Estrela Mountain Dog
The Estrela has been a working flock guard in the Serra Da Estrela Mountains of Portugal for many centuries. This is a primitive breed with all the pros and cons that come with it. This is a Molosser breed but is not a massive breed. For centuries the shepherds have taken the flocks onto the plateaus for the summer, being away from home for many months with only their dogs for company and from this comes the wonderful relationship that is possible to achieve with the breed. The shepherd would return to his village from time to time to collect supplies and the dog would be left to guard the flock which developed the highly intelligent dog we have today.
During the winter months whilst the flocks came back to the farm he would spend time with the children and family and so his adoration of children has become legendary.
In the early 70's the breed was seriously threatened with extinction and Roger Pye, a gentleman from Portugal with dual British and Portuguese nationality decided to send one of his bitches to the UK in whelp and depend on a bin the Breed Note section of the dog papers and the British love of dogs to do the rest. We are very pleased to say that this mad idea actually saved the Estrela from likely extinction.
The Estrela is probably one of the less heavy mountain breeds bit should be a mountain dog through and through both in temperament and type. In Portugal they are often called 'lazy dogs' but do not be fooled, their speed and agility can be surprising and they can turn on a sixpence. They love to play and will walk for miles if you want to. It is possible to gain a quite reasonable level of obedience but always in their time and we now have our first ever CDX qualified Estrela who lives in the UK. Everything in this breed is governed by if they want to and instinct. They are known as a stubborn breed but much of this comes from their strong working instinct, this breed was little known outside the mountains until less than 40 years ago. One of the great delights of this breed is that there are still many working dogs in the mountains and lots of breeding kennels to visit. The breed holds an annual Monografica which has an entry of about 100 dogs and is a wonderful chance to see the breed in Portugal for yourself but don't expect the level of presentation and handling from some that we all know, many of these are still used to work. It is a wonderful experience to see all these dogs in one place with barely a cross word.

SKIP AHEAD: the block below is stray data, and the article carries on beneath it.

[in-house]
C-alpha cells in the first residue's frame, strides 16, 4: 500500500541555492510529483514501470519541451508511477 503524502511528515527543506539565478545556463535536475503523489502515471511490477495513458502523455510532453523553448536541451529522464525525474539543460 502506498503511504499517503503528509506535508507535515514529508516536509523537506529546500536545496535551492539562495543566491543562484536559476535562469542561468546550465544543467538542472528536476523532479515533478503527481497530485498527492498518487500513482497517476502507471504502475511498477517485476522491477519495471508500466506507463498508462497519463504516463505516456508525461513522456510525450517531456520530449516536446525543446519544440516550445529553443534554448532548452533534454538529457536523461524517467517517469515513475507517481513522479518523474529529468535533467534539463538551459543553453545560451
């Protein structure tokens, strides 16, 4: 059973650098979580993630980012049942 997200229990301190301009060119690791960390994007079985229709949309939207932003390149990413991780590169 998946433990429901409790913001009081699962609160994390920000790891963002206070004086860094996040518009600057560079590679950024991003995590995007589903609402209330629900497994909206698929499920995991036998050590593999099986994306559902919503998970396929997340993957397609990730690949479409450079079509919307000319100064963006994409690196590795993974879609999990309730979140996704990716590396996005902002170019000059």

This is a fairly healthy breed but as with any giant breed needs careful rearing.
Hips can be a problem and it is strongly advised to ask for the parents hip scores if looking for a puppy.
Elbows are usually good but should still be scored to maintain this status. Estrelas can be susceptible to hot spots but this is quite easily remedied with a benzole benzolate spray. The breed can be somewhat timid and early socialization is a must.
You can take a puppy out to busy places if you carry them even prior to vaccinations.
Exercise should be kept to a minimum as far as lead walking is concerned until the age of 6 months but free play is fine. So far there has been a low incidence of cancer and most dogs live to over 10 years with several making 12 or 13 yrs.
Dew claws have habitually been removed but with the new attitude to this by vets it is becoming more common to leave them on. The breed does not have a requirement for dewclaws and there can be from no dewclaws to large double dewclaws in one litter.